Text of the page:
|Publication number||US4632253 A|
|Application number||US 06/678,872|
|Publication date||Dec 30, 1986|
|Filing date||Dec 6, 1984|
|Priority date||Dec 27, 1983|
|Also published as||DE3472374D1, EP0148139A2, EP0148139A3, EP0148139B1|
|Publication number||06678872, 678872, US 4632253 A, US 4632253A, US-A-4632253, US4632253 A, US4632253A|
|Inventors||Peter Stromgren, Jan Hellman, Soren Hullberg|
|Original Assignee||Stroemgren Peter, Jan Hellman, Hullberg Soeren|
|Export Citation||BiBTeX, EndNote, RefMan|
|Patent Citations (15), Non-Patent Citations (2), Referenced by (24), Classifications (19), Legal Events (3)|
|External Links: USPTO, USPTO Assignment, Espacenet|
The present invention relates to an apparatus for separating cutlery from restaurant waste, including a chute for the waste and an inductive type probe with associated evaluation logic for sending an electric switching signal when an item of cutlery passes along the chute.
As far as is known by the Applicant, apparatus of the kind given is not previously known.
German No. DE-A-29 44 192 describes a fall chute for flowing goods, containing undesired metallic parts. The downward end of this chute is branched, with one branch forming an outlet channel for goods liberated from metal parts and its other forming the outlet channel for goods containing metal parts. The firstmentioned channel can be closed by a slide operated by a piston cylinder device, which in turn is controlled by evaluation logic to which an inductive type probe is connected. The probe has the form of a coil arranged round the chute and at a vertical distance from the point of branching.
The known apparatus is not suited as an apparatus for separating cutlery from restaurant waste, since the fall height of the chute must be rather large for the piston cylinder device to have time to close the output channel for goods which do not contain any metal parts, before the metal part in question has passed the slide. Another disadvantage with the known apparatus is that it would require two waste containers in the case where it were to be used for the purposes of the invention.
In conjunction with a waiter scraping food waste from plates into a waste container, it quite often happens that cutlery accompanies the waste into the container. For obvious reasons, the waiter avoids putting his arm down into the waste container to retrieve the dropped item. Studies made in restaurant kitchens in hotels associated with several intercontinental hotel chains show that not only an occasional item of cutlery is lost in this way, but even the cutlery used by all the guests at a table may be accidently tipped into the waste container together with waste food, particularly when the restaurant is busy and the waiter rushed. It must be regarded as natural that the waiter also avoids taking up the cutlery dropped into the waste container in such circumstances.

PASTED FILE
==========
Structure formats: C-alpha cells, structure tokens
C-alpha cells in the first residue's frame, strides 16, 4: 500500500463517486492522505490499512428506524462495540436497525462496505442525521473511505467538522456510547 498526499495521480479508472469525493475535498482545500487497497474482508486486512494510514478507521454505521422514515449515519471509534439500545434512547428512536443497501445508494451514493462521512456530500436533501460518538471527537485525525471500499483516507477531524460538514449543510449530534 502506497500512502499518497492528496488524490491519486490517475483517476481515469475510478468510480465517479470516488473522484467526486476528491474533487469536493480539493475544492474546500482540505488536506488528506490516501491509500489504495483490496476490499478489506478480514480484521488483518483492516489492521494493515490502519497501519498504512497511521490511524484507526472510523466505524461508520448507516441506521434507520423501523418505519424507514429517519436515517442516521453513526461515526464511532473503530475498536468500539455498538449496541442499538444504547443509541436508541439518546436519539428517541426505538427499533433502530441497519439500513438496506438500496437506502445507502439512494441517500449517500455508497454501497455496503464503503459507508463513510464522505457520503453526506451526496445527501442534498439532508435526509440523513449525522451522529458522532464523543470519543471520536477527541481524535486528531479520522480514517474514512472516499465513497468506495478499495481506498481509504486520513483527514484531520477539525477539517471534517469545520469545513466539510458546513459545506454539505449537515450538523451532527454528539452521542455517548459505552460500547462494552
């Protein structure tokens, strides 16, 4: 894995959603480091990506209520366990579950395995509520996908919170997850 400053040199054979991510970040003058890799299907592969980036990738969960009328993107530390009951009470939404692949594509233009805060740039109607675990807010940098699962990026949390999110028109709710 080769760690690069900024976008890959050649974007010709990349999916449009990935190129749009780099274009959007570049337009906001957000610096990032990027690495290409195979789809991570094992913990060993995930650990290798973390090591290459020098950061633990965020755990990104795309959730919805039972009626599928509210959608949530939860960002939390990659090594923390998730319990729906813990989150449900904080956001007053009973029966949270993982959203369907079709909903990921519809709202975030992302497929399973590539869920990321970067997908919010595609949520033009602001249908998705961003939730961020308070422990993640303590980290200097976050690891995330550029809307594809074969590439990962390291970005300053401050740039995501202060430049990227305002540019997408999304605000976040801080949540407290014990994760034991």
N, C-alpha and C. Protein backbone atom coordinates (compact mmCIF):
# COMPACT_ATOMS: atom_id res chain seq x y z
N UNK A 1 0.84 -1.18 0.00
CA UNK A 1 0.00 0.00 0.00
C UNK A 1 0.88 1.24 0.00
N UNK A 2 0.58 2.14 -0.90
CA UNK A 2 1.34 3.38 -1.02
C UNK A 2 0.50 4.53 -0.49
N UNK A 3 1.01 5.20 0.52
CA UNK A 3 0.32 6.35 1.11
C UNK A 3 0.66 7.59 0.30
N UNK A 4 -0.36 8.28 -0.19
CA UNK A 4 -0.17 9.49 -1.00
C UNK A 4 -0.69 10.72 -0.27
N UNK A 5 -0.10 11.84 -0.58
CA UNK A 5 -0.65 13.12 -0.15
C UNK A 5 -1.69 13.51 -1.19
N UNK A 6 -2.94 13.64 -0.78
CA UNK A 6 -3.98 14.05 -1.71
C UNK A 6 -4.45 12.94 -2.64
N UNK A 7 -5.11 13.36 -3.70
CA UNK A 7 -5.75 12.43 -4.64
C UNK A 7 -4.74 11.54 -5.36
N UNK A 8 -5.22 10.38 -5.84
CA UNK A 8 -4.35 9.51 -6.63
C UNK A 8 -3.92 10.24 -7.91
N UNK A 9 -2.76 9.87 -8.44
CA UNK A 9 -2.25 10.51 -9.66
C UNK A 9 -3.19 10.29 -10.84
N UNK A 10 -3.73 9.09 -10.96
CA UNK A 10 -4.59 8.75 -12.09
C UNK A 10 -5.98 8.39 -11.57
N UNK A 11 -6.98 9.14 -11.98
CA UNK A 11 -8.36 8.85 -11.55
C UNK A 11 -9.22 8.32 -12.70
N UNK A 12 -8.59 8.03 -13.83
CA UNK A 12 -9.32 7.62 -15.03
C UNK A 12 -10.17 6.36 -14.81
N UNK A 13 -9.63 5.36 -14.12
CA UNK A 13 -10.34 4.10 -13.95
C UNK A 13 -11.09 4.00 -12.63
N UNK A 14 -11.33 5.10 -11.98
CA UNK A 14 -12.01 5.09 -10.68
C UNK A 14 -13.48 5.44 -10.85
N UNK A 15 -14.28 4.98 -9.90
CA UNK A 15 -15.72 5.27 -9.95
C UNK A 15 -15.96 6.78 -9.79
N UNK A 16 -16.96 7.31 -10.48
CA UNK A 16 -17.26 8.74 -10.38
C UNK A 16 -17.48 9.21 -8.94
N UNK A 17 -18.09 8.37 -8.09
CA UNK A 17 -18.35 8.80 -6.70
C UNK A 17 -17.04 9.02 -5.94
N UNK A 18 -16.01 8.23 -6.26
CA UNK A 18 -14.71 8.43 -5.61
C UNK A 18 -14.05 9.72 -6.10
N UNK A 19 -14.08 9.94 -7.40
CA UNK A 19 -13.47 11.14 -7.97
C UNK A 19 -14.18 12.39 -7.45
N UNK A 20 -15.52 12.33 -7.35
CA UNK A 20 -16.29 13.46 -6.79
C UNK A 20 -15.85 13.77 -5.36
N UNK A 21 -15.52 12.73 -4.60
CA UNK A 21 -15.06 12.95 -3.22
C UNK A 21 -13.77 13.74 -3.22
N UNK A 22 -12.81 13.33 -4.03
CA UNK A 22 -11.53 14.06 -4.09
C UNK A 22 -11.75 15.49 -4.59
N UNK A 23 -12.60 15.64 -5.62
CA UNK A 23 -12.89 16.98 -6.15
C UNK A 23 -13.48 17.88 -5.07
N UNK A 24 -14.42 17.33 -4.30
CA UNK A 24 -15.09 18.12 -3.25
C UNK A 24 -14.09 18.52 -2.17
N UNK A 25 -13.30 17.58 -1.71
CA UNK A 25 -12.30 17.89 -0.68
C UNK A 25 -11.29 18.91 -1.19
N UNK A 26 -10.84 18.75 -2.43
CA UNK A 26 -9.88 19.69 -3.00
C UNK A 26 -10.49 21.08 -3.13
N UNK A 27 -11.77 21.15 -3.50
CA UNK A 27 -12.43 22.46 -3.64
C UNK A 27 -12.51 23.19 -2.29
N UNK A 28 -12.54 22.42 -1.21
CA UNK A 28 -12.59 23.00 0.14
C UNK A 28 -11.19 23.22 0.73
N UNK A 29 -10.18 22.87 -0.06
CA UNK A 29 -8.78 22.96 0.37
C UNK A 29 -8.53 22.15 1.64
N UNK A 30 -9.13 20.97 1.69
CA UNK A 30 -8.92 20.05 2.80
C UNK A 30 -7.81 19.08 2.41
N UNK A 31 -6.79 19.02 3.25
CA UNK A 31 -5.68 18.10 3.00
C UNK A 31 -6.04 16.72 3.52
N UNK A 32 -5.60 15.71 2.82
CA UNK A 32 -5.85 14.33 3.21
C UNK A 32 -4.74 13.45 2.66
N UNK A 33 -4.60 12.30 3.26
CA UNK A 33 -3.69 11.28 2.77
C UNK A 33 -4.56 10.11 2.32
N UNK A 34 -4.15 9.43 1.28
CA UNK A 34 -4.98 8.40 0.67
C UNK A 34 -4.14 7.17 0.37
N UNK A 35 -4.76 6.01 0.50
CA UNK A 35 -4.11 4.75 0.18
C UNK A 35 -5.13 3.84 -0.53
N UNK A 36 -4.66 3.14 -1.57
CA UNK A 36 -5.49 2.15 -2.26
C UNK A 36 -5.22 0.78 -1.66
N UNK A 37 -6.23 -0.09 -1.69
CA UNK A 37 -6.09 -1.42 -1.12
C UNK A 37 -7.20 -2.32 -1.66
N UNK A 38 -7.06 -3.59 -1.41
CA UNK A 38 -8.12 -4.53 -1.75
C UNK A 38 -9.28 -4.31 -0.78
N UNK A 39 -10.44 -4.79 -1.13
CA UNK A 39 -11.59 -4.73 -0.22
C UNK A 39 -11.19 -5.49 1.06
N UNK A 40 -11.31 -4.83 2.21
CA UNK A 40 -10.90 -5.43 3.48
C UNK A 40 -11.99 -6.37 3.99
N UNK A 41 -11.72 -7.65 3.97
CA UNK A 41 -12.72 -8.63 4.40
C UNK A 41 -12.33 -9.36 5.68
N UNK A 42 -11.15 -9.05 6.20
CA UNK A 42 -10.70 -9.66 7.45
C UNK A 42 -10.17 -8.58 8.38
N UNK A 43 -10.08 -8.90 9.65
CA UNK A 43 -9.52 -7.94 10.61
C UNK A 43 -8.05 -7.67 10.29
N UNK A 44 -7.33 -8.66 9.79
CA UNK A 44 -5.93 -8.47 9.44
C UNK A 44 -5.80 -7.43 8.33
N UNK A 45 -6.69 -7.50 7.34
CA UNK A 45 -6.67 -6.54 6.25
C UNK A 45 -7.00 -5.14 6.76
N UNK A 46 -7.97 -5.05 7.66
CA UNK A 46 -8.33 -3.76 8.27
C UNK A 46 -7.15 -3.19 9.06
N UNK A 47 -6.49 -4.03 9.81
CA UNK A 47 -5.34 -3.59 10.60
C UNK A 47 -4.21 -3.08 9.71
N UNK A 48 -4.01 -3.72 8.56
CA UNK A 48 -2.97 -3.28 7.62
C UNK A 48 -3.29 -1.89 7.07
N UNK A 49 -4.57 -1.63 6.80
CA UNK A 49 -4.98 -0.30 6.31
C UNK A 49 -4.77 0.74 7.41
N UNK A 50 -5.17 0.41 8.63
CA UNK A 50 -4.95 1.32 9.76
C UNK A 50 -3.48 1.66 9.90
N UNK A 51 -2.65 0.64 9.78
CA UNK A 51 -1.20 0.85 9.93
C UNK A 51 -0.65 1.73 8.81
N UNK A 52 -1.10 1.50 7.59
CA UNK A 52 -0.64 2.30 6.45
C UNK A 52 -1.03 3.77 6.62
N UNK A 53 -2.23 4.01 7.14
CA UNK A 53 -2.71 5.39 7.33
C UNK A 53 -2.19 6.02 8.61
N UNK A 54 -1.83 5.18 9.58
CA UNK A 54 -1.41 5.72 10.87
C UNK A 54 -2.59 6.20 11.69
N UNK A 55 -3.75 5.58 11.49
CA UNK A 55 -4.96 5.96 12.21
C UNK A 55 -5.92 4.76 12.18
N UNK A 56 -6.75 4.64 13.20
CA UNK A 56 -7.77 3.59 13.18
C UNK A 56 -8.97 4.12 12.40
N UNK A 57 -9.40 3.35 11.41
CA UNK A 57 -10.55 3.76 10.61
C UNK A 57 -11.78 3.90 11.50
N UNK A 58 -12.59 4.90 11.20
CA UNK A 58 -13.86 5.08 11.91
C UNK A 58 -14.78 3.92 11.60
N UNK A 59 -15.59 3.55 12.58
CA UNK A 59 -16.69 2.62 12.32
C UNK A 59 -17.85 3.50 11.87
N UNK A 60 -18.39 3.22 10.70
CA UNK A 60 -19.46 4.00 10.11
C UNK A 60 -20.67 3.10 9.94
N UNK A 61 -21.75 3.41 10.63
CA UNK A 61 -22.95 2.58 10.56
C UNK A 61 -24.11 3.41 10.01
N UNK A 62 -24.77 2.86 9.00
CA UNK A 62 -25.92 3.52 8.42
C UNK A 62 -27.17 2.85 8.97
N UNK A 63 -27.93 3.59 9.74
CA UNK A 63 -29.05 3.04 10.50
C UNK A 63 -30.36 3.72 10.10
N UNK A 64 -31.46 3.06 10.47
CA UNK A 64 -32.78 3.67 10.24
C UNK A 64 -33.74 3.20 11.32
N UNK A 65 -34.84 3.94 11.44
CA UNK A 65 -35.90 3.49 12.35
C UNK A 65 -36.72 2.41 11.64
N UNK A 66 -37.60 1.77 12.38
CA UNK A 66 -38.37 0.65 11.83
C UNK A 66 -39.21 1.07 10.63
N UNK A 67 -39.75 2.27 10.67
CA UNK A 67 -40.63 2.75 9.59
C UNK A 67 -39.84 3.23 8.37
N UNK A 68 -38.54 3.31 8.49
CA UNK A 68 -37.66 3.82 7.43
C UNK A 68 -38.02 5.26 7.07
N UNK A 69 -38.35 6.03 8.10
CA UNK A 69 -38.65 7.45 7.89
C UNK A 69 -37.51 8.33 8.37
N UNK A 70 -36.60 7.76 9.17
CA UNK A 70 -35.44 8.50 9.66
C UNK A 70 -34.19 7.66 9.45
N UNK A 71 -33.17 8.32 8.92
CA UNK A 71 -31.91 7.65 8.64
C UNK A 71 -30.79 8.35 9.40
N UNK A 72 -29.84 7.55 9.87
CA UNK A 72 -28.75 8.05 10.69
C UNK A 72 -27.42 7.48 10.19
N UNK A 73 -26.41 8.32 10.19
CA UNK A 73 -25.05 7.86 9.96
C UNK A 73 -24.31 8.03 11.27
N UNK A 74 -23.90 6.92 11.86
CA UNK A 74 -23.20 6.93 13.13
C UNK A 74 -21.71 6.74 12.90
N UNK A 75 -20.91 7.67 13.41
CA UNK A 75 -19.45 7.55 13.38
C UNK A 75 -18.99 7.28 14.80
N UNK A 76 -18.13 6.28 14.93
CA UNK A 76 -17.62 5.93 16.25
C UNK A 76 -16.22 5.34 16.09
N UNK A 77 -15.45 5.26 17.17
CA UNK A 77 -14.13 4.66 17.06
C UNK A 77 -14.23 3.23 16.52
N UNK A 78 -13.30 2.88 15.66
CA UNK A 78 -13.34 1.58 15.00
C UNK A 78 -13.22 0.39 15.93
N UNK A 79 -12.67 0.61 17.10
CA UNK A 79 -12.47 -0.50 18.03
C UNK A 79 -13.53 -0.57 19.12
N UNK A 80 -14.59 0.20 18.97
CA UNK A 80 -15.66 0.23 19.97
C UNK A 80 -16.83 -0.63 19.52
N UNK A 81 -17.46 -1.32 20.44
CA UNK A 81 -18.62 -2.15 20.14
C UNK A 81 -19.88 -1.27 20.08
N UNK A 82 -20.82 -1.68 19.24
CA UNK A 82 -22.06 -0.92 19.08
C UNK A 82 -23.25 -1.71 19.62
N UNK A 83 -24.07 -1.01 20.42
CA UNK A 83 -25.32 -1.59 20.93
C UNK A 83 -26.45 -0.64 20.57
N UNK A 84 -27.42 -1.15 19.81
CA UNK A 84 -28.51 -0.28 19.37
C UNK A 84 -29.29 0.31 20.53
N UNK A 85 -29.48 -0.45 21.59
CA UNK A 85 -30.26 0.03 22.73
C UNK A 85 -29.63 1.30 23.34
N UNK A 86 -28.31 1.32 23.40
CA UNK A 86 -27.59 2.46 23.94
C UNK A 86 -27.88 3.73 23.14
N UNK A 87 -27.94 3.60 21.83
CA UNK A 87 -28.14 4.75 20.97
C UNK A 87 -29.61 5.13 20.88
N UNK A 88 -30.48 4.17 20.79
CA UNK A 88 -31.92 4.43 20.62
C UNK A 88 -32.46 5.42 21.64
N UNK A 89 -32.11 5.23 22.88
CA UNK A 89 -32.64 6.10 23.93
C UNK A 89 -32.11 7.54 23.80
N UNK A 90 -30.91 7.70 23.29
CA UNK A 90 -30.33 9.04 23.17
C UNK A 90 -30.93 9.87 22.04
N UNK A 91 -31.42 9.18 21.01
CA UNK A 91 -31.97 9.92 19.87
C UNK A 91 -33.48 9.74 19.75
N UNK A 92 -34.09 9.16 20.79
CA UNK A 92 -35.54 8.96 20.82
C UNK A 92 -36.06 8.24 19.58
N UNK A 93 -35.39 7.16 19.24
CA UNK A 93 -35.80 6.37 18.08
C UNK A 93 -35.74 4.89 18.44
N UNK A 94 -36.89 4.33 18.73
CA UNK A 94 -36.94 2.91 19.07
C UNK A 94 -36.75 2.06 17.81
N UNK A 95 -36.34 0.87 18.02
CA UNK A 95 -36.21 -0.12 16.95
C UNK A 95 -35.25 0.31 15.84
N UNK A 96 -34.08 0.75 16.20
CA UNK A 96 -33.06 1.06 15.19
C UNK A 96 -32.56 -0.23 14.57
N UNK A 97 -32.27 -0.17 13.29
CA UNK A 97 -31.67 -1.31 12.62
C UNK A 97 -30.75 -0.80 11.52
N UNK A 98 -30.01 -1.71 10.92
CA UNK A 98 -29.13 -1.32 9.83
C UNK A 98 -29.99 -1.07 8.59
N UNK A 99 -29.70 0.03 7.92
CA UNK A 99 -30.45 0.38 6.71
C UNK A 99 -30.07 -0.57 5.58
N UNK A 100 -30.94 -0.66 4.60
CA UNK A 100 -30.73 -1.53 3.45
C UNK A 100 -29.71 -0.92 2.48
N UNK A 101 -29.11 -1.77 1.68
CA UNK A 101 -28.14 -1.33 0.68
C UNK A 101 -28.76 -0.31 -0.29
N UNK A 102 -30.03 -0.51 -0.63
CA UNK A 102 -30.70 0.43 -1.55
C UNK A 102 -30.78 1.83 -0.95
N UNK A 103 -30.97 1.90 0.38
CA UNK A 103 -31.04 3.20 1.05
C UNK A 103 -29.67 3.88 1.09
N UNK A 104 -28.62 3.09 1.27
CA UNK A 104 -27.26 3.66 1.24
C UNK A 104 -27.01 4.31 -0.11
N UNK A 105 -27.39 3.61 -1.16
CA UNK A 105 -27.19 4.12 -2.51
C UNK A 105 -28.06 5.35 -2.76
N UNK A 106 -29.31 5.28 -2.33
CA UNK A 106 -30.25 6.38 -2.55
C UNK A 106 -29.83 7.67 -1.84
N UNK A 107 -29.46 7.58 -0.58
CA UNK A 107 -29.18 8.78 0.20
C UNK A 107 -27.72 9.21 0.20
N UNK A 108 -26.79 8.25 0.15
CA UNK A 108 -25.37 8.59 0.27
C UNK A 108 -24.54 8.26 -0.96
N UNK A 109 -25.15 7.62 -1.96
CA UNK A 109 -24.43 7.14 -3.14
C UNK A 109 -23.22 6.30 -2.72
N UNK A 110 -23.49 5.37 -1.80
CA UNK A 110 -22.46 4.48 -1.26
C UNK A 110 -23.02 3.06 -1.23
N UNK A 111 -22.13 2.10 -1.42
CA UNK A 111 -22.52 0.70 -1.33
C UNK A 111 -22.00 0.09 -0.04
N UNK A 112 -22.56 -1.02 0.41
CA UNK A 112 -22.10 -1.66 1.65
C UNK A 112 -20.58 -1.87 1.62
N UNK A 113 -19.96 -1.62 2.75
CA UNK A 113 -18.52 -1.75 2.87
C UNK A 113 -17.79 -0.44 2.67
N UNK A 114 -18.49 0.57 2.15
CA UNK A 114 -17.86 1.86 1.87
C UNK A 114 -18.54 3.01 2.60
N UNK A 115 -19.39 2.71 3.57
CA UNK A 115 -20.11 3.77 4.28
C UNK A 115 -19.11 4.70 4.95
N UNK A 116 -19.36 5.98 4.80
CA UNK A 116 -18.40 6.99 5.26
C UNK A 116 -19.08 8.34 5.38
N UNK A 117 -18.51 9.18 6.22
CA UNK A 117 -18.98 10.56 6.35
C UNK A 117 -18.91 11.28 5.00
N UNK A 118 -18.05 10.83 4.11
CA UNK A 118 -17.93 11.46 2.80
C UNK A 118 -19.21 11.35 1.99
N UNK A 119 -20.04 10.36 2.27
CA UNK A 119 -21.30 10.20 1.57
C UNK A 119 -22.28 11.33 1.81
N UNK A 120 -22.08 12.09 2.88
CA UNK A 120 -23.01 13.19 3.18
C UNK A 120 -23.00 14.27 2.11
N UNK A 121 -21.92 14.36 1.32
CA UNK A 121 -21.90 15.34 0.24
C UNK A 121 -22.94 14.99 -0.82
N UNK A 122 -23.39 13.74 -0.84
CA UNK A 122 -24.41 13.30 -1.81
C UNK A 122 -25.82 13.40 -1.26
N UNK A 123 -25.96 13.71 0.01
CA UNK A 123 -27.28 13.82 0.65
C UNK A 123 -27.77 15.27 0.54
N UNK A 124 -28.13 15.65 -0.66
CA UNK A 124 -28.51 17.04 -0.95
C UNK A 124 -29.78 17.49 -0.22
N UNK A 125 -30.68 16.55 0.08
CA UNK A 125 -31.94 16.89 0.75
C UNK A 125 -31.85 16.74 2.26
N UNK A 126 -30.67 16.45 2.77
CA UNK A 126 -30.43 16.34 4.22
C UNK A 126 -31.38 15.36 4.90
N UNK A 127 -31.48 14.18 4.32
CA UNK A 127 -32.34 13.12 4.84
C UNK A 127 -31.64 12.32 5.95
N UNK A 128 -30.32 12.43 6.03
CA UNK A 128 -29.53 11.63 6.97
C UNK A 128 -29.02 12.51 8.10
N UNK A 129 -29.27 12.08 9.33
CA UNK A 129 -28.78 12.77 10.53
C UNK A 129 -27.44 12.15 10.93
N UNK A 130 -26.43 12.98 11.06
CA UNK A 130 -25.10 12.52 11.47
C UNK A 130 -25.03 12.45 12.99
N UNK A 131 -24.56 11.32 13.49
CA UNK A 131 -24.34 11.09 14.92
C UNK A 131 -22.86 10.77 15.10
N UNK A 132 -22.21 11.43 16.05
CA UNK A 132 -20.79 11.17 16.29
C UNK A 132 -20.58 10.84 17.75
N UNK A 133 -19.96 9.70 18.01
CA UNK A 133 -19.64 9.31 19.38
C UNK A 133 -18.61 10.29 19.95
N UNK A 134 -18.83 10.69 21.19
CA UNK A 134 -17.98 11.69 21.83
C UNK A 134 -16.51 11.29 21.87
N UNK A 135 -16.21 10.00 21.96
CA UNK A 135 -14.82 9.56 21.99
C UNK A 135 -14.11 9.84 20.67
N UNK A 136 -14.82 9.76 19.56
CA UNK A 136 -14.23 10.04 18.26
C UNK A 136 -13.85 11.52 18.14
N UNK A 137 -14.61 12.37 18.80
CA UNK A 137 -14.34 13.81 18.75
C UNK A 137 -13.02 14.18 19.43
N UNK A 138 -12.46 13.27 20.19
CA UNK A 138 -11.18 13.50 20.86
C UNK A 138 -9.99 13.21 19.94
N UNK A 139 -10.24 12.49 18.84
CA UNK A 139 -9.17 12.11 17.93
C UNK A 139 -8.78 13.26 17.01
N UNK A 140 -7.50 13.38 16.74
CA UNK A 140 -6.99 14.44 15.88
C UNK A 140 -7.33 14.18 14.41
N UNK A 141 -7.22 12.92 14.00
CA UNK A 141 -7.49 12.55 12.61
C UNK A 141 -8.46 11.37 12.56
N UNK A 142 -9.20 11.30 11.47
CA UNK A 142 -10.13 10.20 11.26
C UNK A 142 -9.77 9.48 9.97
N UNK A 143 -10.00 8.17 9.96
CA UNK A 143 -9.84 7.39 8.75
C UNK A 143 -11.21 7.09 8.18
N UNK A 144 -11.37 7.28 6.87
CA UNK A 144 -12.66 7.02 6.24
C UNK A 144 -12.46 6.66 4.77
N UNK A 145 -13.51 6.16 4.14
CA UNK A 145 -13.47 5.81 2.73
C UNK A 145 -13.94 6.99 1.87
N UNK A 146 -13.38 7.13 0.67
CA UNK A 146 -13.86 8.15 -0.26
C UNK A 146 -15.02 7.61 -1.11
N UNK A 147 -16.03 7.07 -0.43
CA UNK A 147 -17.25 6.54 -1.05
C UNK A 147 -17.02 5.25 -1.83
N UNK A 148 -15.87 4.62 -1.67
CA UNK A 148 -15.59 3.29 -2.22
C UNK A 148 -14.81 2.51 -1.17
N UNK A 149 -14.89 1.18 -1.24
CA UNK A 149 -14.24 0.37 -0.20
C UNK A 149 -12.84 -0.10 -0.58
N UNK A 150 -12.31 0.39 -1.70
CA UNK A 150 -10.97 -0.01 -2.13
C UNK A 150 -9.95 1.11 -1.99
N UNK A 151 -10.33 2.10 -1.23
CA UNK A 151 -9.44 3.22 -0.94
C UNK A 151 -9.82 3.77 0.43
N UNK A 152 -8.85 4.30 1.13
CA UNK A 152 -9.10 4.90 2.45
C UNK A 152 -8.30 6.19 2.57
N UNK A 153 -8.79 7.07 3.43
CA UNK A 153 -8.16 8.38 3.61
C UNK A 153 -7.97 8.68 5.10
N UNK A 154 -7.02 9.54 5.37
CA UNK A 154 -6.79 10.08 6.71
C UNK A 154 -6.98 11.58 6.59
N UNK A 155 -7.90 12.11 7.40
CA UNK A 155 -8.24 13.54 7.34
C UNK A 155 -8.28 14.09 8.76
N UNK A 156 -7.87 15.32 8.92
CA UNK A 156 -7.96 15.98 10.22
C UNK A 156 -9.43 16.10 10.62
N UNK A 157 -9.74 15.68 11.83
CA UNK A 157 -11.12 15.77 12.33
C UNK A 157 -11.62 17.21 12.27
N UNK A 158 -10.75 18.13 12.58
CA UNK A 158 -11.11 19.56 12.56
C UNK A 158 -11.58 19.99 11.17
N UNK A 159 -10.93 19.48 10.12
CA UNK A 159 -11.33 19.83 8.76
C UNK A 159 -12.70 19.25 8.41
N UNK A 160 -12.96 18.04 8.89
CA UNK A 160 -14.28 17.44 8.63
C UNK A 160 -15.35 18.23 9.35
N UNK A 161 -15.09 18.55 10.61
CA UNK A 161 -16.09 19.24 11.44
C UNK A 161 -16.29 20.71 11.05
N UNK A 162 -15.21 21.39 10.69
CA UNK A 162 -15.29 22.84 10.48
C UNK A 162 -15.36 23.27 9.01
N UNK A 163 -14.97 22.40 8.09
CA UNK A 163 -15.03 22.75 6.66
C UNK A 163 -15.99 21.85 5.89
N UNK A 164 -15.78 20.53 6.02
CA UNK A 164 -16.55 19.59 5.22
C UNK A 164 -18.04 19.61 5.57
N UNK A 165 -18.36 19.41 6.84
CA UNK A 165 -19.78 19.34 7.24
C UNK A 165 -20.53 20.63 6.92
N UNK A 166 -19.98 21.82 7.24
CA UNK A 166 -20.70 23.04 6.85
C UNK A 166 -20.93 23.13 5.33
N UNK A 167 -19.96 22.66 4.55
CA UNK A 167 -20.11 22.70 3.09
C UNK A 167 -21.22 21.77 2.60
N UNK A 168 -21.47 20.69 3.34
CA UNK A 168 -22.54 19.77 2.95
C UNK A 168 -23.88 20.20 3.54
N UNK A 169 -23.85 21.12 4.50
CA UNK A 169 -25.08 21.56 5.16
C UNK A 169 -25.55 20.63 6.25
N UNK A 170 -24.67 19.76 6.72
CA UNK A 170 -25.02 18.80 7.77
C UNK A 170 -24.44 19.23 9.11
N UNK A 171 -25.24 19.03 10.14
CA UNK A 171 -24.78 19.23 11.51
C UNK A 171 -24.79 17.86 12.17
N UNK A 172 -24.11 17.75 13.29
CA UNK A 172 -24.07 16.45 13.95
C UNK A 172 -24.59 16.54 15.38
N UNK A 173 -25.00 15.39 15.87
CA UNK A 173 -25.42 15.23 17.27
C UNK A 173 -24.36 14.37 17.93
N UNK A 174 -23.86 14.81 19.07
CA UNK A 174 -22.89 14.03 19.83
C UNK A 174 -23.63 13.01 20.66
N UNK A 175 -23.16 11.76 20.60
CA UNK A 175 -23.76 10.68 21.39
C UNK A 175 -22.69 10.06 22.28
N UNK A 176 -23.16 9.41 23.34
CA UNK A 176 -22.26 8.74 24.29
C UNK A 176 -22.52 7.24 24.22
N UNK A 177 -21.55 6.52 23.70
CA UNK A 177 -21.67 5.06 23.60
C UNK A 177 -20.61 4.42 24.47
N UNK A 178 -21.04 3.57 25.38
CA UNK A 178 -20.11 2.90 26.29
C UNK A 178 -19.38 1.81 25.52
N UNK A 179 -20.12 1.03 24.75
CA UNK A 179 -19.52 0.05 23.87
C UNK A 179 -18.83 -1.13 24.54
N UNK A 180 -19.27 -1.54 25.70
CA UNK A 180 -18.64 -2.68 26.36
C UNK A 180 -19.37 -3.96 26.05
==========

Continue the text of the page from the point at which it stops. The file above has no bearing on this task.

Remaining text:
The present invention has the object of achieving a means with the aid of which a waiter is given the opportunity, in reasonably hygienic conditions, of retrieving cutlery which has unintentionally been scraped off from a plate together with food waste.
The device in accordance with the invention has a hopper, which is loosely placed over a waste container. When the container is full the hopper is removed and placed on a new, empty container. The hopper has a sloping surface, the lower end of which terminates in an opening through which the waste is allowed to glide down into the waste container. The waiter tips the waste over the sloping surface. A probe arranged under the sloping surface senses the presence of a metal object, and a pivotable flap stops the waste gliding down through the opening into the waste container, should the probe have detected an item of cutlery. The gliding speed of the waste is reduced by using a sloping surface, and the height of the hopper can thereby be kept low.
The evaluation logic maintains the pivotable flap in the position in which the opening to the container is closed for a predetermined time e.g. 5 seconds, before the flap uncovers the opening and the waste can fall down into the container. The waiter is notified that an item of cutlery is in the waste by his both seeing and hearing the flap, when it moves from the position it is in when the opening is uncovered, to its position in which it closes the opening. It is thus obvious that the waiter does not need to operate any buttons or the like when the apparatus is in operation. If required, the apparatus may be supplemented with a light and/or audio device which is trigged by the switching signal and serves as an alarm.
The invention will now be described in detail below, in connection with the appended drawings, on which
FIG. 1 illustrates the apparatus in accordance with the invention in a side view,
FIG. 2 illustrates the apparatus in plan view from above and
FIG. 3 is a partial cross-section through the apparatus along the line III--III in FIG. 1.